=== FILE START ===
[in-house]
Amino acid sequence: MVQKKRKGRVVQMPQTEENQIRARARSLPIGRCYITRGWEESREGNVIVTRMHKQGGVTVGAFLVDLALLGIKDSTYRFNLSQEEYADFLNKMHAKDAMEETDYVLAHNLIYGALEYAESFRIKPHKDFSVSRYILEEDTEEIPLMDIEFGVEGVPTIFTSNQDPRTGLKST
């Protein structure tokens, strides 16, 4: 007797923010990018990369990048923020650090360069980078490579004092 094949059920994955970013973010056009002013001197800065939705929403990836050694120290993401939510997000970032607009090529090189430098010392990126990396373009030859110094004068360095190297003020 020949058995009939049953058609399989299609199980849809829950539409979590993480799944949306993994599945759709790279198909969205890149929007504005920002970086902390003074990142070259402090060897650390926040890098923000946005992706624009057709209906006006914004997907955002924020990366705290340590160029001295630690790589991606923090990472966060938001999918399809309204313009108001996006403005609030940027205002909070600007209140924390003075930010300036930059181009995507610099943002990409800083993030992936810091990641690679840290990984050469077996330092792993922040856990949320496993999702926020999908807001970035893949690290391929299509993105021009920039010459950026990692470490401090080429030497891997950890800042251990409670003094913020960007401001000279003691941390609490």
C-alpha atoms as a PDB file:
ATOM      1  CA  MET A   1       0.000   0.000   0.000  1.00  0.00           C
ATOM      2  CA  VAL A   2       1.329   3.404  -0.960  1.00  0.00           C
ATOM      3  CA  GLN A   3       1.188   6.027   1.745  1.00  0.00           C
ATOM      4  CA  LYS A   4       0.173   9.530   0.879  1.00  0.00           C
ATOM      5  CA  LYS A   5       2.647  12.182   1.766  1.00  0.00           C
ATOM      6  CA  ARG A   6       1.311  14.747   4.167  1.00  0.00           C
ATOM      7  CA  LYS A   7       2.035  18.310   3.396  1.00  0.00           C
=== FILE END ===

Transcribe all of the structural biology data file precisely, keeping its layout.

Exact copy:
[in-house]
Amino acid sequence: MVQKKRKGRVVQMPQTEENQIRARARSLPIGRCYITRGWEESREGNVIVTRMHKQGGVTVGAFLVDLALLGIKDSTYRFNLSQEEYADFLNKMHAKDAMEETDYVLAHNLIYGALEYAESFRIKPHKDFSVSRYILEEDTEEIPLMDIEFGVEGVPTIFTSNQDPRTGLKST
């Protein structure tokens, strides 16, 4: 007797923010990018990369990048923020650090360069980078490579004092 094949059920994955970013973010056009002013001197800065939705929403990836050694120290993401939510997000970032607009090529090189430098010392990126990396373009030859110094004068360095190297003020 020949058995009939049953058609399989299609199980849809829950539409979590993480799944949306993994599945759709790279198909969205890149929007504005920002970086902390003074990142070259402090060897650390926040890098923000946005992706624009057709209906006006914004997907955002924020990366705290340590160029001295630690790589991606923090990472966060938001999918399809309204313009108001996006403005609030940027205002909070600007209140924390003075930010300036930059181009995507610099943002990409800083993030992936810091990641690679840290990984050469077996330092792993922040856990949320496993999702926020999908807001970035893949690290391929299509993105021009920039010459950026990692470490401090080429030497891997950890800042251990409670003094913020960007401001000279003691941390609490």
C-alpha atoms as a PDB file:
ATOM      1  CA  MET A   1       0.000   0.000   0.000  1.00  0.00           C
ATOM      2  CA  VAL A   2       1.329   3.404  -0.960  1.00  0.00           C
ATOM      3  CA  GLN A   3       1.188   6.027   1.745  1.00  0.00           C
ATOM      4  CA  LYS A   4       0.173   9.530   0.879  1.00  0.00           C
ATOM      5  CA  LYS A   5       2.647  12.182   1.766  1.00  0.00           C
ATOM      6  CA  ARG A   6       1.311  14.747   4.167  1.00  0.00           C
ATOM      7  CA  LYS A   7       2.035  18.310   3.396  1.00  0.00           C